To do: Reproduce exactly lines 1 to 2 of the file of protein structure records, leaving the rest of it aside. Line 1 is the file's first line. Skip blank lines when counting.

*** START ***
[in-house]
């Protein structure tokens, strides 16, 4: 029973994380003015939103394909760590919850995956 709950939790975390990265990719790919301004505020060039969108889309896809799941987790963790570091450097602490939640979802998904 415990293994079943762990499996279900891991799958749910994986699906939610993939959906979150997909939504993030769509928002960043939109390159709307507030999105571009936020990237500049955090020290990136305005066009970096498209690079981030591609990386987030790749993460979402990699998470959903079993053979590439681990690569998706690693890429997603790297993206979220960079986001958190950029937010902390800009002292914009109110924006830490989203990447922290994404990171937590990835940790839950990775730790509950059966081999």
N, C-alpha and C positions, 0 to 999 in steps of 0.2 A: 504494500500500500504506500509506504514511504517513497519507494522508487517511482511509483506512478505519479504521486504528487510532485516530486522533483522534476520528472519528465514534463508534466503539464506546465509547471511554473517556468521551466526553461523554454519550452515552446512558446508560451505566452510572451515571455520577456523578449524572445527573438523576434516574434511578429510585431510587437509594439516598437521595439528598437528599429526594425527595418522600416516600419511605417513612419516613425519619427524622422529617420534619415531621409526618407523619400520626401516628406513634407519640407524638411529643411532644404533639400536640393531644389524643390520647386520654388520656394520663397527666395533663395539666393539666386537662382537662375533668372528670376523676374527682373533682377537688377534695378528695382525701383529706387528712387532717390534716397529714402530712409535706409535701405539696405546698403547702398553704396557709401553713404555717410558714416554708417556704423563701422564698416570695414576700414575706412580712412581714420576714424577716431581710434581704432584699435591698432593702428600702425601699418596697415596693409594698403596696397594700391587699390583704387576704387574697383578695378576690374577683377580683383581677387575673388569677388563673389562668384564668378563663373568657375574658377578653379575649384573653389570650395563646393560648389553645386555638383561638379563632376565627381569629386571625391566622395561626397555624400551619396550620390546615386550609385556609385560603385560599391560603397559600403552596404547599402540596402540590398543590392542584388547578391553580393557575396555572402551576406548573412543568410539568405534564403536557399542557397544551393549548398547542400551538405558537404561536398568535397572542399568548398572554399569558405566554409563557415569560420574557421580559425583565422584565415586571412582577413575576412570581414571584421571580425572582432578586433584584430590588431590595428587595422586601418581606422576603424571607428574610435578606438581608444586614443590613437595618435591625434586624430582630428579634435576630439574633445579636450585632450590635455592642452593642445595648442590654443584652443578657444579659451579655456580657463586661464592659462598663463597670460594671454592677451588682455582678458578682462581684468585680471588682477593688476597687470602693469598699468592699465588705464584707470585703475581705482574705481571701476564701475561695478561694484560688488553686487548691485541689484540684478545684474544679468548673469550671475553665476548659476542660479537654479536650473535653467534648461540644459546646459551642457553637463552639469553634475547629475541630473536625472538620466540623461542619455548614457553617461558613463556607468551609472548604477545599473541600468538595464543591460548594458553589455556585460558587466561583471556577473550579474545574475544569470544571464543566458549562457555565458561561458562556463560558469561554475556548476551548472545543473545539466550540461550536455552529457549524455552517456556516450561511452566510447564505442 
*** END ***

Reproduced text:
[in-house]
């Protein structure tokens, strides 16, 4: 029973994380003015939103394909760590919850995956 709950939790975390990265990719790919301004505020060039969108889309896809799941987790963790570091450097602490939640979802998904 415990293994079943762990499996279900891991799958749910994986699906939610993939959906979150997909939504993030769509928002960043939109390159709307507030999105571009936020990237500049955090020290990136305005066009970096498209690079981030591609990386987030790749993460979402990699998470959903079993053979590439681990690569998706690693890429997603790297993206979220960079986001958190950029937010902390800009002292914009109110924006830490989203990447922290994404990171937590990835940790839950990775730790509950059966081999």